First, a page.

New figures from Cancer Research UK show that the odds of a British woman developing breast cancer have risen by a fifth over the last twenty years, with around 50,000 new cases likely to be diagnosed this year. But while women today are more likely to develop the disease, their odds of surviving it have improved dramatically too – death rates have nearly halved over the same period.
It’s unclear what is behind the increase in new cases but factors including rising levels of obesity and the trend to having fewer children, later in life (early pregnancy is protective). The fall in the death rate, however, is much easier to explain and due to a combination of the impact of screening, the introduction of specialist breast cancer care services as well as better treatments. And new developments for prevention currently being mooted could soon reduce the toll further.
Despite being able to identify women most at risk of developing breast cancer we have not been able to offer them much up until now, other than close monitoring in the hope that we catch any tumours early, or, in extreme cases, surgical removal of their breasts (mastectomy). But new research currently being considered by advisory groups both here and in America, could see high-risk women being offered daily medication to protect them.
So who is likely to be offered the drugs? How do they work? And, what are the downsides? UK plans are currently under review by the National Institute for Health and Care Excellence (NICE) and due to be announced next month, but the US authorities have already suggested a tentative threshold for offering preventative treatment of a 3% or more risk of developing the condition over a 5-year period – risk is worked out using the National Cancer Institute online tool at www.cancer.gov/bcrisktool .
Access to the calculator is open to the public and results based on the answers to seven questions on subjects ranging from past breast problems, to family history of the disease and whether or not you have had any children, and at what age.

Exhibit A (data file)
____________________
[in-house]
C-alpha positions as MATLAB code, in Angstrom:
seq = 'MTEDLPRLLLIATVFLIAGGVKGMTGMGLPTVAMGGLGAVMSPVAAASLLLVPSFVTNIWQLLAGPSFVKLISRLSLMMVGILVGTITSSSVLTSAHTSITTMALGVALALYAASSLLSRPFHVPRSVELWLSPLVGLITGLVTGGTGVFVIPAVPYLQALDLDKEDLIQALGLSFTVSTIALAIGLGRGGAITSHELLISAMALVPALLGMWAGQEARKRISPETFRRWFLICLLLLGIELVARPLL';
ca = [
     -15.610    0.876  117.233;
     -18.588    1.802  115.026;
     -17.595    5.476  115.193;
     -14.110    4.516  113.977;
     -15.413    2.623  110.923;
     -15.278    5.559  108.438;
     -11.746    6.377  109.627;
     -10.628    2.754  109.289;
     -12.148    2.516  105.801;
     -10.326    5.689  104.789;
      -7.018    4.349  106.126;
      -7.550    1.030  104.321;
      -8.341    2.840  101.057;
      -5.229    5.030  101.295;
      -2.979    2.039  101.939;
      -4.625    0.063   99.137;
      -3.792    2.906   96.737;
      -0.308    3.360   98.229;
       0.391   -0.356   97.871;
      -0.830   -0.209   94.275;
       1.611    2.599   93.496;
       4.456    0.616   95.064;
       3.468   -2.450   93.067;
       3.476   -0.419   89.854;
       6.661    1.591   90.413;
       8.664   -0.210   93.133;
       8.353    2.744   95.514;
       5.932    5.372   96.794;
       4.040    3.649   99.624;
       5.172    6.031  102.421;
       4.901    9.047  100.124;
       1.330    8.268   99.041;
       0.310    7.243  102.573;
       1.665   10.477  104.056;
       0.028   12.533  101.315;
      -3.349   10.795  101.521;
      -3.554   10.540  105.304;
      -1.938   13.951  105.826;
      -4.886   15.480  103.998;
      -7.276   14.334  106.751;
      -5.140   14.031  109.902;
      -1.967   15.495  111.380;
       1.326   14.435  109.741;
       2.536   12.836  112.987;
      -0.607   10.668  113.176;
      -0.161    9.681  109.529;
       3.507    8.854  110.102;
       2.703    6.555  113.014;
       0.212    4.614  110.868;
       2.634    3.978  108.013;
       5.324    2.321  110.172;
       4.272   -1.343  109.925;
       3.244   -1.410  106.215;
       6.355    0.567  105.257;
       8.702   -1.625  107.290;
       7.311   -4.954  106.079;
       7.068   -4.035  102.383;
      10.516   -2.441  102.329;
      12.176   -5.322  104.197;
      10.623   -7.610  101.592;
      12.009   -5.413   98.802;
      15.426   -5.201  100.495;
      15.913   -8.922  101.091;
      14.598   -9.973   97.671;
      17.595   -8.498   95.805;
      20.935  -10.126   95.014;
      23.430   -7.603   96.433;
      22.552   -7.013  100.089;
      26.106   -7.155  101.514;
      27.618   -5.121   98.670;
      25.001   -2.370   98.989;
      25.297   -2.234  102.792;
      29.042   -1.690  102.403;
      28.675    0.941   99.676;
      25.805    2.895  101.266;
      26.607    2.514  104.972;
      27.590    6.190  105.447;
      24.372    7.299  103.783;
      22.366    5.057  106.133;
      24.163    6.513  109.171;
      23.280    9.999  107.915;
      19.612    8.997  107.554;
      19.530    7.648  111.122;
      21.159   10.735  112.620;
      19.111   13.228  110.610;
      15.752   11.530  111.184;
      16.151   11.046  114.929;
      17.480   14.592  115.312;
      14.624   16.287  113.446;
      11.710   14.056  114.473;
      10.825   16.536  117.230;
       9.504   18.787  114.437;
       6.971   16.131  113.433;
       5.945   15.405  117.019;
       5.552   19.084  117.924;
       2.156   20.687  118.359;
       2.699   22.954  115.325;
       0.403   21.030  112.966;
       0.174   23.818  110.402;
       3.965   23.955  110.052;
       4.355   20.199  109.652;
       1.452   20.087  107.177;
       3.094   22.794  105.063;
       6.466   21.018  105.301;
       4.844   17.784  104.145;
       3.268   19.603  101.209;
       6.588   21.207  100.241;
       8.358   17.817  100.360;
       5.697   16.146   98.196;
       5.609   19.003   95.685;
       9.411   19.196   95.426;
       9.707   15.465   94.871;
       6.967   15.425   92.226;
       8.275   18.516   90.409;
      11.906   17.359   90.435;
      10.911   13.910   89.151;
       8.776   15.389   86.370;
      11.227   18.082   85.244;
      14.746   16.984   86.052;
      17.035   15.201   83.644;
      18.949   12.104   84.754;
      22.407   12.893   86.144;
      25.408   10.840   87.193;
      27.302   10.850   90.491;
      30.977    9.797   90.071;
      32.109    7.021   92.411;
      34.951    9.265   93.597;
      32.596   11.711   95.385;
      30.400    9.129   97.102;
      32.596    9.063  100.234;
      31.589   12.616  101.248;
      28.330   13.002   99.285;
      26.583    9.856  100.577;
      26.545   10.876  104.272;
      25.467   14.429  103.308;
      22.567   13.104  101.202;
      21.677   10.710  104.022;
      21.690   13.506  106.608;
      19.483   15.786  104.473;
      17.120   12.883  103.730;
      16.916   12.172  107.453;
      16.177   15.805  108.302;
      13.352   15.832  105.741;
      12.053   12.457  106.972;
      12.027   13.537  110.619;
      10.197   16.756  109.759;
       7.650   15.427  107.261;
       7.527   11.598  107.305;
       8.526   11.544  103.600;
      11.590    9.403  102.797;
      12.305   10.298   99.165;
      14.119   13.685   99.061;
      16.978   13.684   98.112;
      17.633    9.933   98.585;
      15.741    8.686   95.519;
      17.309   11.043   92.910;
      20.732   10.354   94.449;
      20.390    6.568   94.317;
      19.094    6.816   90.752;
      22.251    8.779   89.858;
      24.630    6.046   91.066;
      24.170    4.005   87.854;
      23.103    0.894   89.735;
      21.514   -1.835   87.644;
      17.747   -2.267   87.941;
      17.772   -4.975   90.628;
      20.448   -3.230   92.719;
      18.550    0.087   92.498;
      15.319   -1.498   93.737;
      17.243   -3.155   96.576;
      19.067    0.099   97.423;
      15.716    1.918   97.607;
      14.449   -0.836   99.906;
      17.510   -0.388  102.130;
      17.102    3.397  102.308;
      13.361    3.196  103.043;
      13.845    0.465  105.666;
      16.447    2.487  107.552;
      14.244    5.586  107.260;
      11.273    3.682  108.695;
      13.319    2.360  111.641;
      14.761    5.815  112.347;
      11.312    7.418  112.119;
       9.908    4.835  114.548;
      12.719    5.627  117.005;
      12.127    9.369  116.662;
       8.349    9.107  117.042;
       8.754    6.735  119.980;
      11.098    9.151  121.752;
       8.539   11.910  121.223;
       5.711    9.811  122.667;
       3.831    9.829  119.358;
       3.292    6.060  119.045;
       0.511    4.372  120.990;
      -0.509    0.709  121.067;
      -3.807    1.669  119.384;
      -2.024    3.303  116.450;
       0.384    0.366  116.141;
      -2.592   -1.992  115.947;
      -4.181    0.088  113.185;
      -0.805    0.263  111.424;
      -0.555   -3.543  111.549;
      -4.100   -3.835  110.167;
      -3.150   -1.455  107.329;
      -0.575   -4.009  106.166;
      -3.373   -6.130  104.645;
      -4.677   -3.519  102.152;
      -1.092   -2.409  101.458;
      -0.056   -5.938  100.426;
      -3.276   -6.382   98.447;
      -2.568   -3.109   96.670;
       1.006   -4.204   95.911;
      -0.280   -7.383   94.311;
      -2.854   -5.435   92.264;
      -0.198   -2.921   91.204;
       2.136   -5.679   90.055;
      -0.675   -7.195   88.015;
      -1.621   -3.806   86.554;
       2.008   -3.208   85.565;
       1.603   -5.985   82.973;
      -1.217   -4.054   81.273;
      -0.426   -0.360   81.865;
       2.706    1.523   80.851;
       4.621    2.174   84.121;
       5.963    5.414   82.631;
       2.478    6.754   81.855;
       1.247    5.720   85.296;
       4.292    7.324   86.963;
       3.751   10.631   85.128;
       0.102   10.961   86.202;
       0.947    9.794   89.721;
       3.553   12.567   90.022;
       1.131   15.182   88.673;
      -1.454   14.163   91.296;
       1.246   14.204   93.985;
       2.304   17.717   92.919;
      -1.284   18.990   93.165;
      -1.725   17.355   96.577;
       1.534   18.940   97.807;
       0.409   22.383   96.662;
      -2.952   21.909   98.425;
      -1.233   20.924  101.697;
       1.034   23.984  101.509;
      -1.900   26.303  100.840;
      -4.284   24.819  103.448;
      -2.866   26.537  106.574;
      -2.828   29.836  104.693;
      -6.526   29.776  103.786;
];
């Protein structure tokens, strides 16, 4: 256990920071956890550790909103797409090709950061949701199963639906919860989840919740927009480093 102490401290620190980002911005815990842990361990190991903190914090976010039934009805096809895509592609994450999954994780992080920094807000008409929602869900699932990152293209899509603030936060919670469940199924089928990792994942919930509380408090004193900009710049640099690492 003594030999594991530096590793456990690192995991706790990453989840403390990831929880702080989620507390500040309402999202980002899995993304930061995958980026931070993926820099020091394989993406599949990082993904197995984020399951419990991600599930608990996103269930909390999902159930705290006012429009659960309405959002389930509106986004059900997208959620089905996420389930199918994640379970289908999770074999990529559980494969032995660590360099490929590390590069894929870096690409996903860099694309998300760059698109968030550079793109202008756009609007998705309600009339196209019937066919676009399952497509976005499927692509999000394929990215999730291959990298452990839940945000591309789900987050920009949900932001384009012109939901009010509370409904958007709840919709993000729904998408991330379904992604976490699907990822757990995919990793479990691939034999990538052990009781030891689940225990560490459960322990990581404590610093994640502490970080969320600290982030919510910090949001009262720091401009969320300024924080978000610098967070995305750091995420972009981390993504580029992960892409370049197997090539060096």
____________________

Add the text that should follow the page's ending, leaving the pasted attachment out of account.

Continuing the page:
The drugs – tamoxifen, raloxifene and others – work by blocking oestrogen receptors on cancer cells (oestrogen stimulates breast cancer growth and spread in around 8 out of 10 tumours). Think of them as having the opposite effect to fertiliser on a plant, they impede, rather than nurture growth and spread.
Last week a landmark study in The Lancet, which followed 80,000 women over ten years, found that 42 high-risk women would need to take the drugs for five years to prevent one new case of breast cancer – benefit that has to be offset against potential hazards such an increase in blood clots and cancer of the womb (see below).
Whatever NICE’s final decision, medication will only ever be part of a larger preventive strategy that will always include self-help measures. We may not be able to choose our parents and determine our genes, but we can influence other important risk factors. Being overweight, drinking alcohol, a sedentary lifestyle, a poor diet, taking the Pill or HRT, and leaving it late before starting a family all increase the risk slightly, and are potentially within a woman’s control.
I am not suggesting that women have children in their twenties, or become teetotal just to reduce their cancer risk, but those who are worried should be informed that these are influential factors – albeit small ones in the grand scheme. The link with obesity is more important in my view, and one that few women seem aware of despite Cancer Research UK estimating that obesity now accounts for as many as 1 in 10 cases of breast cancer.
And, last but not least, there is vigilance. Make the most of the National Breast Cancer Screening Programme if you are 50 or over, and report any worrying changes in your breasts promptly whatever your age. The earlier the disease is caught, the better the outcome.
For more information on breast cancer, its treatment and plans to introduce preventative medication visit www.canceresearchuk.org
As always the use of preventative medication is about balancing benefit against risk. Current research suggests that for every 1,000 otherwise healthy women deemed to be at high risk of developing breast cancer, and taking tamoxifen for at least 5 years:
• There would be 21 fewer breast cancers diagnosed over a decade
• But there would be 6 additional blood clots (DVTs)
• And up to 4 additional cases of cancer of the womb